Oakland residents filled the City Council chambers last night, pleading for a reprieve from an additional $15.3 million in city budget cuts to close the deficit for the 2009-10 fiscal year. After already excising $70 million from the current fiscal year budget, council members voted 6 to 2 to go through with most of the proposed cuts, acknowledging that core services would be affected and deeper cuts were likely for 2010-11.
Only Council Members Rebecca Kaplan and Ignacio De La Fuente voted against the cuts, with De La Fuente calling for more dramatic measures to close the deficit.
“There’s no way we cannot cut the budget—we’re required to do it,” De La Fuente said. “It’s still not balanced—we are using smoke and mirrors to say we are going to balance it.”
A public comment period slated to last one hour stretched to four, with more than 80 residents making the case for the city to preserve funding for libraries, the Chabot Science Center and more than 50 city staff positions affecting the police department, the information technology division and City Attorney’s office. By the end of the evening, the council reversed cuts to the City Attorney’s office and postponed the sale of two city garages, but proceeded with the other $11 million in cuts the council’s Finance Committee had proposed.
“Tonight is hard because we saw real faces of real people who are going to lose their jobs—and that’s very painful and difficult,” said council president and North Oakland representative Jane Brunner. “But we do have to make some of these hard cuts. Our core has to be police, fire, libraries, senior centers, and parks and recreation for children. Police and fire make up 75 percent of our budget.”
Several members of unions representing city employees spoke, claiming the cuts should be applied across the board rather than targeting specific departments. Calling for equity, several of these city employees said the City Council staff and the mayor’s offices should not be spared from the budget scalpel.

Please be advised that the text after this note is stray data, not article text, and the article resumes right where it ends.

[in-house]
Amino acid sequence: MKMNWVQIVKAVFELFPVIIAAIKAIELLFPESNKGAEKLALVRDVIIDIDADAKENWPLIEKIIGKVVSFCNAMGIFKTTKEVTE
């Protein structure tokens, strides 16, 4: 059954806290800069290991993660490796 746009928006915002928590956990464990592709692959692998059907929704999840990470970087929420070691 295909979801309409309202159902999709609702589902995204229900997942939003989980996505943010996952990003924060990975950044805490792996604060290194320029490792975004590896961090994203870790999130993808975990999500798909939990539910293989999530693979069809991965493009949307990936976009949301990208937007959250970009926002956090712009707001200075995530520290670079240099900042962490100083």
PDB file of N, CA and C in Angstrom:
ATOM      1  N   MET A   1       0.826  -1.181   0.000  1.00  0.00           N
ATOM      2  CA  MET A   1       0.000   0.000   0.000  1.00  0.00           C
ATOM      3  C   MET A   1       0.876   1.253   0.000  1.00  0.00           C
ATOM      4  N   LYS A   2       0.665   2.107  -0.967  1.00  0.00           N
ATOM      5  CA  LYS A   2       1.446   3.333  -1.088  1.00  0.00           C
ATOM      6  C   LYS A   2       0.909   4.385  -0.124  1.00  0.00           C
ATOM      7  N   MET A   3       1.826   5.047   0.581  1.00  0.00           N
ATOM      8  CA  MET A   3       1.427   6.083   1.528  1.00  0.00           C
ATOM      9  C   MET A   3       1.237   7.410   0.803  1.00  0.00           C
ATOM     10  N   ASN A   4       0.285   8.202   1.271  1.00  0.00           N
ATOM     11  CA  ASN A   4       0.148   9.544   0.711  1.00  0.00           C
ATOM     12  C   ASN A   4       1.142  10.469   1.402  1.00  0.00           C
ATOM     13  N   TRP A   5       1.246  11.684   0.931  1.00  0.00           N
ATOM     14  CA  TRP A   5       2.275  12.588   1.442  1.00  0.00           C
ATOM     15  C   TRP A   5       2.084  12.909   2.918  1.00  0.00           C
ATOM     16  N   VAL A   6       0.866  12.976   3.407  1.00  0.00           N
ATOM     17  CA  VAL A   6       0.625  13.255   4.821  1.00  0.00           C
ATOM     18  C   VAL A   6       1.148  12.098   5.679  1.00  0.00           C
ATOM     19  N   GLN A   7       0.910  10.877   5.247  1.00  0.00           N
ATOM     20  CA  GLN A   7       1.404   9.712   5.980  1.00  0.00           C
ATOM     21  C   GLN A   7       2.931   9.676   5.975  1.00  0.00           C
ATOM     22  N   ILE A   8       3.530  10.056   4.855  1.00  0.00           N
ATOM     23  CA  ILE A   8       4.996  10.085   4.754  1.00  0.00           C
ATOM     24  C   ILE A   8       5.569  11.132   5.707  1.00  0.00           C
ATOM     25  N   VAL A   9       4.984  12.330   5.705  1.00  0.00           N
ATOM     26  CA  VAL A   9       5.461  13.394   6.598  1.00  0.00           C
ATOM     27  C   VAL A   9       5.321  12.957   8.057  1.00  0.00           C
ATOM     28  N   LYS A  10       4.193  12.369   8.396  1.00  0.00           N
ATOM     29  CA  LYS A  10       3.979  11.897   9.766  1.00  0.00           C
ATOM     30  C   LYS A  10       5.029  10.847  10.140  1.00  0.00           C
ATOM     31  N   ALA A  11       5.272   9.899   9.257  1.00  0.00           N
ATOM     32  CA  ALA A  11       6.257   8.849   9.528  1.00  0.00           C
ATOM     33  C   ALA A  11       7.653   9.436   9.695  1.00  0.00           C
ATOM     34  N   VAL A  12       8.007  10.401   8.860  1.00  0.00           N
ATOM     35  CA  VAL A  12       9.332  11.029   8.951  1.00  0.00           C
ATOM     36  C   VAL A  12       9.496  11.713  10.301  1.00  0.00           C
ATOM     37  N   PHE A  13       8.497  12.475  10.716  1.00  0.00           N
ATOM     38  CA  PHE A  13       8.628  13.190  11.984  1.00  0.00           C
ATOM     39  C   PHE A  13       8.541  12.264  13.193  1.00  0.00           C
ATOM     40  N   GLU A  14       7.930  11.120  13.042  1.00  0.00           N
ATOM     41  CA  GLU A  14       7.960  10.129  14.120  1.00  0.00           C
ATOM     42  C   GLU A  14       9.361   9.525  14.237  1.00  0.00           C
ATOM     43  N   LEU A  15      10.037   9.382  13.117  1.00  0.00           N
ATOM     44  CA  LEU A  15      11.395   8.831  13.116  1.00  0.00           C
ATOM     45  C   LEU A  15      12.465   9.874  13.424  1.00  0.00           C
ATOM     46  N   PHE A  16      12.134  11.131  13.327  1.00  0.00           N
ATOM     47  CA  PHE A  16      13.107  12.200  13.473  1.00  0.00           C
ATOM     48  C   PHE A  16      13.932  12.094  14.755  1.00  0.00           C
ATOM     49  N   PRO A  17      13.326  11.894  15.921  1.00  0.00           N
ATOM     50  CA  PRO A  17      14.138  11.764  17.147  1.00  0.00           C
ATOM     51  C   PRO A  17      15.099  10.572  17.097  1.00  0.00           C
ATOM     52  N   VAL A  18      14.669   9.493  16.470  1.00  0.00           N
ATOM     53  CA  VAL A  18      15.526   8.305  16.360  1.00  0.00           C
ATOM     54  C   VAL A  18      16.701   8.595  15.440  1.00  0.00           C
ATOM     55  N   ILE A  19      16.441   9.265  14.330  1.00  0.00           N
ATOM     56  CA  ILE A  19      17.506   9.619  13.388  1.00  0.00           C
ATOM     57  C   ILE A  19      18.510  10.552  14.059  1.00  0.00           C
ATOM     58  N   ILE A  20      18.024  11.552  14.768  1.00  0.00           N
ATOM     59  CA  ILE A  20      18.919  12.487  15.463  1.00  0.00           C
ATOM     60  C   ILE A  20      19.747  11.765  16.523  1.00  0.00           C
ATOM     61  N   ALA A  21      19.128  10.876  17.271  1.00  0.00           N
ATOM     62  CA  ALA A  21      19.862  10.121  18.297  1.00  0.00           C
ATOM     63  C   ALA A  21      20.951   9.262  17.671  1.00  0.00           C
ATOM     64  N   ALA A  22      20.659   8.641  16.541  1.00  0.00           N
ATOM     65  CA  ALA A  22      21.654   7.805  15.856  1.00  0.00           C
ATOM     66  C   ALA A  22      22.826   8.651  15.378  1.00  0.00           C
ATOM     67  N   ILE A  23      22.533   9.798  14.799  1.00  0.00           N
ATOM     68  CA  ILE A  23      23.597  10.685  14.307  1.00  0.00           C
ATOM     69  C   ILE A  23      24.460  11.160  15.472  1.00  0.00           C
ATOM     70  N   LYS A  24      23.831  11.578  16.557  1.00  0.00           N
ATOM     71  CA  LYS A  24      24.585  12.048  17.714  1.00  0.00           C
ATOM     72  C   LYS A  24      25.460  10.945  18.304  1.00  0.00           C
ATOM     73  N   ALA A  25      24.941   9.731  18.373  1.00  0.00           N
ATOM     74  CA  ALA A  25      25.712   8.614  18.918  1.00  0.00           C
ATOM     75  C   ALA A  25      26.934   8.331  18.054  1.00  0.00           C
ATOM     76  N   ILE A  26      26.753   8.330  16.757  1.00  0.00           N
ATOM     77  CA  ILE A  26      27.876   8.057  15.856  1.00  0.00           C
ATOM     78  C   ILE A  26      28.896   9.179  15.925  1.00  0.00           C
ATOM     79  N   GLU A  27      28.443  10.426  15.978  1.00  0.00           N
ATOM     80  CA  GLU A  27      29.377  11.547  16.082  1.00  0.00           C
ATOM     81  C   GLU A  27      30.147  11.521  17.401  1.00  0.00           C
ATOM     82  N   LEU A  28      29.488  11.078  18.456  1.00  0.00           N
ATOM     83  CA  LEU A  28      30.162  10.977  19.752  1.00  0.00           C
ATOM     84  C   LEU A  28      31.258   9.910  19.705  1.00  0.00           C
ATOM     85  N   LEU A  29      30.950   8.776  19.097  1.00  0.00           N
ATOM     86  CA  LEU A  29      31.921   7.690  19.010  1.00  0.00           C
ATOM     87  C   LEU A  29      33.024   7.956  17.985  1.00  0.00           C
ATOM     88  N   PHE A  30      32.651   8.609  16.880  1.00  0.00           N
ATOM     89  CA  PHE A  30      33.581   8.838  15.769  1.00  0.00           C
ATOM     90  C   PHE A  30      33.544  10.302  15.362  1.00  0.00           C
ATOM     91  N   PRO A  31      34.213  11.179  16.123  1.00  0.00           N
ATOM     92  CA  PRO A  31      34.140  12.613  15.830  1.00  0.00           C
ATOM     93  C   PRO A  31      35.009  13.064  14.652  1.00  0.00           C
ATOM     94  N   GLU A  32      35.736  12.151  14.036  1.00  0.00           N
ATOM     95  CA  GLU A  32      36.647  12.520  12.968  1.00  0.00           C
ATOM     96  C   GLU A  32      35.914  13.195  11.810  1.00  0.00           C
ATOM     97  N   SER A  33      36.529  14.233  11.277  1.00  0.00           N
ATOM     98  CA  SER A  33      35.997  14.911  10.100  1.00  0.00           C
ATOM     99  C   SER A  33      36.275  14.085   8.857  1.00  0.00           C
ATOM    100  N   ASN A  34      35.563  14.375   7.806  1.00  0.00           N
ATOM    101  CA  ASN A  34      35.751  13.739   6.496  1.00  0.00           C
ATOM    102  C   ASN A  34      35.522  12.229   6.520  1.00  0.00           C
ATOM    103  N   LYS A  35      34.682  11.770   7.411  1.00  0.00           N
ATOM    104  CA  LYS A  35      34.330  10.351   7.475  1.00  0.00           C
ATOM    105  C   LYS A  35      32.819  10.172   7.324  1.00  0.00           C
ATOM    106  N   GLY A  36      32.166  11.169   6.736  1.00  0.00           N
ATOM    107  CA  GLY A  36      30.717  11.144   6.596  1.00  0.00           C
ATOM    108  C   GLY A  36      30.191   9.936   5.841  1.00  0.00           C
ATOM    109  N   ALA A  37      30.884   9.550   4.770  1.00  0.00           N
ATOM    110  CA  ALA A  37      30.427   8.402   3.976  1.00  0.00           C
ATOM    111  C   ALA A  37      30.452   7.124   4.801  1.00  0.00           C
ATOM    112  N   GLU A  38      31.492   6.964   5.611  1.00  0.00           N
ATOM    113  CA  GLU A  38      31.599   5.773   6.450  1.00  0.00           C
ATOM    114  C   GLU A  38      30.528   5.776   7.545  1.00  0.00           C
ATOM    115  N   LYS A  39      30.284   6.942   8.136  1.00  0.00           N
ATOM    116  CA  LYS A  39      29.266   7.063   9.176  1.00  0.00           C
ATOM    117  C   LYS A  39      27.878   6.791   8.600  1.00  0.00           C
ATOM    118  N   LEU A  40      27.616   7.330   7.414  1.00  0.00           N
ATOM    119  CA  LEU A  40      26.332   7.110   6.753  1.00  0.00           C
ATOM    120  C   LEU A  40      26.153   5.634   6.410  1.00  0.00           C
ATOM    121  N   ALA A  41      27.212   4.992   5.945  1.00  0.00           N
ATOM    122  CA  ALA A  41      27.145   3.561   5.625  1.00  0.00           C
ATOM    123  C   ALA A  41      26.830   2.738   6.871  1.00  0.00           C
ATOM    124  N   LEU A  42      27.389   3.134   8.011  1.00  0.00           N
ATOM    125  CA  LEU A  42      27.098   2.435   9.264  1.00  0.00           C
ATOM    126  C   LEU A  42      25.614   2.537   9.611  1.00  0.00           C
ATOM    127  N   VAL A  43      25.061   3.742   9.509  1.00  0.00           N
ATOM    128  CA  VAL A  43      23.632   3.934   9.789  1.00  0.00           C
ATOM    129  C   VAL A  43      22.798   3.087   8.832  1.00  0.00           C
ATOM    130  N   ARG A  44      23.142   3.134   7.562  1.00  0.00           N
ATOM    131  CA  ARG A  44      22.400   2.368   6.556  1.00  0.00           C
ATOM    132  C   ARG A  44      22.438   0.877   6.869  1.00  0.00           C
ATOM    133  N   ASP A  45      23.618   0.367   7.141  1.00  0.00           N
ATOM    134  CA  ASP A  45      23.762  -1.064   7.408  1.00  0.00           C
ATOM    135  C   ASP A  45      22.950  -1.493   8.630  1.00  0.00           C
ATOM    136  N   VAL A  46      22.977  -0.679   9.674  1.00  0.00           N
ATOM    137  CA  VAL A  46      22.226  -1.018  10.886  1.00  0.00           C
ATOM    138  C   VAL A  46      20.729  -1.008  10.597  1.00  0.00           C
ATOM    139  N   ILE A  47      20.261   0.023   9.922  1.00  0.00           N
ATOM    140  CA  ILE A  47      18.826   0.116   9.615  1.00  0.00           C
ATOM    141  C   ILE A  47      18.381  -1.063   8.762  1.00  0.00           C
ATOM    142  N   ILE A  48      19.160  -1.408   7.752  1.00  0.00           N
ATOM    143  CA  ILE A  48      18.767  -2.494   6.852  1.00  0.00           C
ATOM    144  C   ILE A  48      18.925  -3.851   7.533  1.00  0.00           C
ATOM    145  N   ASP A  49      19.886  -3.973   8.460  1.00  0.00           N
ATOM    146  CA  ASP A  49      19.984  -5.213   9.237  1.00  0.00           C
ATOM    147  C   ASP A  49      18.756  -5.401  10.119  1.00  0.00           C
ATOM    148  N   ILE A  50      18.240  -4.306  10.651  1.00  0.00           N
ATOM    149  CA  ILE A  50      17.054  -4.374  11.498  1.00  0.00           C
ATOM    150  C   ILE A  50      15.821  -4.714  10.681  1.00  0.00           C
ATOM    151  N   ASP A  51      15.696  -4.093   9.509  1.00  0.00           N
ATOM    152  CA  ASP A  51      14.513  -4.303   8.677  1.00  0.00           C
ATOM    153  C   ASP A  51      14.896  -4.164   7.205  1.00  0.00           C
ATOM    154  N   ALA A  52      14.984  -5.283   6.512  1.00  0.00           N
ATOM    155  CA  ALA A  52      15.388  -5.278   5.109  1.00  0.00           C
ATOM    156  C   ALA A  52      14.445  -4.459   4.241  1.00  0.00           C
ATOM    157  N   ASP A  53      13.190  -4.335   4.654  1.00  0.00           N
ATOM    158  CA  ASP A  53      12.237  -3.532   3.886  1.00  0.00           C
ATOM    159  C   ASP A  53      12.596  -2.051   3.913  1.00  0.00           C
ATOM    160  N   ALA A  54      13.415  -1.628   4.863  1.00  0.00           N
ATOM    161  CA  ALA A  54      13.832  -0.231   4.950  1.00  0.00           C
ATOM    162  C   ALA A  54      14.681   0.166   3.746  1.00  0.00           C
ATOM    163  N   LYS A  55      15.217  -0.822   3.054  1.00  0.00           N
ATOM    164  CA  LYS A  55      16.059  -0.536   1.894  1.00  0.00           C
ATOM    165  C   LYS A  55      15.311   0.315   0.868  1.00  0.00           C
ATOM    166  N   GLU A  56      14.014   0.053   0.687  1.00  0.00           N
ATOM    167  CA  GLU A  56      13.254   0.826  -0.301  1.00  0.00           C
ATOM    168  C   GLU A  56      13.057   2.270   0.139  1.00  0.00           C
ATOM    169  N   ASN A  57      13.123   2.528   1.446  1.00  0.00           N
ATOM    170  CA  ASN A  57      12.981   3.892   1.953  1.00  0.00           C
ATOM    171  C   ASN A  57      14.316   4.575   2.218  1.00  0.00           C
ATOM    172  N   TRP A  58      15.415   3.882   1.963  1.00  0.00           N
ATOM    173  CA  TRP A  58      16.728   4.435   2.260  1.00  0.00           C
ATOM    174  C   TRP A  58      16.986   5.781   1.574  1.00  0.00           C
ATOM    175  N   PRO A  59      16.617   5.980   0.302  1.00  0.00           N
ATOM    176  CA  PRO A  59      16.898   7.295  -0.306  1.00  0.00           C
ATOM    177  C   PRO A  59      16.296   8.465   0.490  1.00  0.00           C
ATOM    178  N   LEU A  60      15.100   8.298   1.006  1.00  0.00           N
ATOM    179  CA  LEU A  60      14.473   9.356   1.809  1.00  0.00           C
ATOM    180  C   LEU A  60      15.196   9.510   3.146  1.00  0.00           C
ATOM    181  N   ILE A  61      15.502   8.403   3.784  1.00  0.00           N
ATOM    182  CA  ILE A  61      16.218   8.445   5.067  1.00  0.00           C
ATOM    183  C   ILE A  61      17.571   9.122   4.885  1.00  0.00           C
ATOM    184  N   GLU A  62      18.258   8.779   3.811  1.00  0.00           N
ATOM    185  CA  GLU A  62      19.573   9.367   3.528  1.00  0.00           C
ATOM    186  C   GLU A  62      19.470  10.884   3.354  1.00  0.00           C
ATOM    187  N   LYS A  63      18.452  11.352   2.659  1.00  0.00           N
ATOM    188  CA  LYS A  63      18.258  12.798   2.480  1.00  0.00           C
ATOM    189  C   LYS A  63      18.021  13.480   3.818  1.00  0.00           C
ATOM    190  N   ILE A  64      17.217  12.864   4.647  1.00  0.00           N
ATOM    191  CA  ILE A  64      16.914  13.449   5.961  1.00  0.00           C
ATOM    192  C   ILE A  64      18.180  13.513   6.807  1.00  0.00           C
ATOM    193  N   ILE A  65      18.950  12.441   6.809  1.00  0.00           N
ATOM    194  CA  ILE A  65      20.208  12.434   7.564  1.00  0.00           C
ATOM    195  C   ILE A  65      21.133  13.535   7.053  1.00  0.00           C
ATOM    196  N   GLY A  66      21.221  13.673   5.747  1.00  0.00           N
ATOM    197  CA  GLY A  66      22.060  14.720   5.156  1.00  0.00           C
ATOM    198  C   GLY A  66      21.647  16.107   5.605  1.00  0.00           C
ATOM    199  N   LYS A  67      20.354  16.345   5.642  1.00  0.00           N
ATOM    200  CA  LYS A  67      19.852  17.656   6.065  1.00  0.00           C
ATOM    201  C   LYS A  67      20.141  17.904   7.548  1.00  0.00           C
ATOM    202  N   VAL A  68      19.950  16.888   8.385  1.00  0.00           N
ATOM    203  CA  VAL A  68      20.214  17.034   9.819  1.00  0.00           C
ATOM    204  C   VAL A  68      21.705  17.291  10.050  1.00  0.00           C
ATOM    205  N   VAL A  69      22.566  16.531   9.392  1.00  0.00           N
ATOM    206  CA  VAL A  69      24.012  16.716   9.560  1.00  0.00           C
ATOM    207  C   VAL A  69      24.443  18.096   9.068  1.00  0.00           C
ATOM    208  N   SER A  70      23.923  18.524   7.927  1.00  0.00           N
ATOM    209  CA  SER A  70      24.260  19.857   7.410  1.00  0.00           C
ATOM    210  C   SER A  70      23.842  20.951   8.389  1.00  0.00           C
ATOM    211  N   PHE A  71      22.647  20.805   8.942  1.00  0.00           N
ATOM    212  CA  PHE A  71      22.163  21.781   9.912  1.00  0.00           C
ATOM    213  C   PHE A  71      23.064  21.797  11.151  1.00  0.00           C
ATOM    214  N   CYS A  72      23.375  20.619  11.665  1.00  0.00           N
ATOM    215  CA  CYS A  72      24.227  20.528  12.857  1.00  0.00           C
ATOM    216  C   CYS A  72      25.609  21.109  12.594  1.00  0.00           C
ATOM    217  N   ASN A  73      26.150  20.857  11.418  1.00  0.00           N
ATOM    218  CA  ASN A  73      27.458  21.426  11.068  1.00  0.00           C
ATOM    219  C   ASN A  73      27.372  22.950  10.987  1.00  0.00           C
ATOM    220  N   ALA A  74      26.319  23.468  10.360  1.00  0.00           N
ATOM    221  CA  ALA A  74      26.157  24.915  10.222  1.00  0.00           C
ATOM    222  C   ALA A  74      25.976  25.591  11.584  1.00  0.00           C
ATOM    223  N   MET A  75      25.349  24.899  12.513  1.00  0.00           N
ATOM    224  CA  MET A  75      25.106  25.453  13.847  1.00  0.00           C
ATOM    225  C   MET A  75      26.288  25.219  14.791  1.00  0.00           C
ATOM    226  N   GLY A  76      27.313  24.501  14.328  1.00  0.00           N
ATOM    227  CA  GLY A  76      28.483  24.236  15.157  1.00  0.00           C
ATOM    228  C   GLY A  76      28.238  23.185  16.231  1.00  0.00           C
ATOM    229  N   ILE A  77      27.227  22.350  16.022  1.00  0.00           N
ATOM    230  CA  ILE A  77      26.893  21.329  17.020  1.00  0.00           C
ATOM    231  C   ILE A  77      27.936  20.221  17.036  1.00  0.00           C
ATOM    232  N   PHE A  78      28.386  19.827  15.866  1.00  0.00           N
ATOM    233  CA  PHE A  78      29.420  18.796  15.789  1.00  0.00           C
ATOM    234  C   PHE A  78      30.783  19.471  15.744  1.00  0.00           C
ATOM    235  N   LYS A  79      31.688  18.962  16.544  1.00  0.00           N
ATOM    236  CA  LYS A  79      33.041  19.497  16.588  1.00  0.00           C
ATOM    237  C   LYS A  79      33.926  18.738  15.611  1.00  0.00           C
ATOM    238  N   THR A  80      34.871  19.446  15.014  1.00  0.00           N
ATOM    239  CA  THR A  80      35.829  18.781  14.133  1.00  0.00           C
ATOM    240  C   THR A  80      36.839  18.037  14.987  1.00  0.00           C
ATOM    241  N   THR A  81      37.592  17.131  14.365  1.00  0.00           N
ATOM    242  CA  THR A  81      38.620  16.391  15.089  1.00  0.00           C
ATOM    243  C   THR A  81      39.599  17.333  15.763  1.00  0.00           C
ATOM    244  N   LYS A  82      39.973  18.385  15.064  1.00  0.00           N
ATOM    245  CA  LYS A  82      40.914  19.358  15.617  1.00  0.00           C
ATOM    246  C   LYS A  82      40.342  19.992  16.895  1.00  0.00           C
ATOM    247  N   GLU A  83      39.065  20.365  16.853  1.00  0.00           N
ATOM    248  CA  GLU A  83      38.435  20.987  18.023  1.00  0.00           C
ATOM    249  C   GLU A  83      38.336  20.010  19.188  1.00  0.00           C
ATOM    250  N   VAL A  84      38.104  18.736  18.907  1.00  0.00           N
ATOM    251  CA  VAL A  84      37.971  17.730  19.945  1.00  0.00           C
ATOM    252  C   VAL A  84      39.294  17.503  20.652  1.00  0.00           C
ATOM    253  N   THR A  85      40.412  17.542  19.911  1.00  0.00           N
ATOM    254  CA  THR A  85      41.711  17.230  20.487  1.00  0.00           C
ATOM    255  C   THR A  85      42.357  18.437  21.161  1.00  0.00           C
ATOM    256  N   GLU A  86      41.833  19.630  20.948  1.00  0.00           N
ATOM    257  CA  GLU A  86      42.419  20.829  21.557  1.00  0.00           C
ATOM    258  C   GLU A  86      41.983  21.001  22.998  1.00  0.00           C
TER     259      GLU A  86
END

“I’m one of the people who is proposed to be laid off,” said Marge Stanzione, a member of the city’s Planning Department. “The city is losing some of its most experienced, talented staff. Rather than making cuts throughout the Planning Department, civil service rules should be followed.”
A large group of senior citizen advocates also showed up to speak, though there were no reductions targeting Oakland senior centers in this round of cuts. Over the four-hour budget hearing, the council fielded a wide range of queries, ranging from concerns about how Oakland would handle its upcoming pension commitments to whether selling the Henry J. Kaiser Convention Center made financial sense. While council members acknowledged the severity of the cuts they made this year will have had a negative impact on the city, they also warned citizens that the worst is probably yet to come.
“The situation that city government finds itself in is unprecedented,” said council member Patricia Kernighan. “The drop in revenues has not been seen in decades, in our lifetimes perhaps. Tonight, we’re talking about getting through the rest of fiscal year. Starting in July, we will be facing cuts to the city that will be really tragic.”
With the budget discussion stretching out to four times its projected length, the council only tended to a few other issues last night. The most significant discussion surrounded the city’s new firearms ordinances, which enhance existing permitting requirements for the sale of firearms and ammunition in Oakland. More than 30 members of the public showed up to say that the city’s new proposal would not serve as an effective deterrent to crime and infringed on Second Amendment rights. Several opponents of the measure tried to link Oakland’s budget problems to its decision to make further prohibitions to the sale of handguns in the city.
“Oakland residents purchase firearms, and this bill means they’re not purchasing them in Oakland,” said Chris Wilson. “There’s probably revenue that would be going to Oakland — it doesn’t make sense that you’re talking about cutting library books while you’re legislating away money.
The council was not moved by these arguments, and approved the firearm ordinance without any no votes. Opponents of the ordinances vowed to take the matter to court.
“You’re going to get sued and you’re going to lose,” said Kevin Thomason, a lawyer who lives in East Oakland. “It cost San Francisco $380,000 when they lost their case against us. It will probably working out to be a million dollars when you lose.”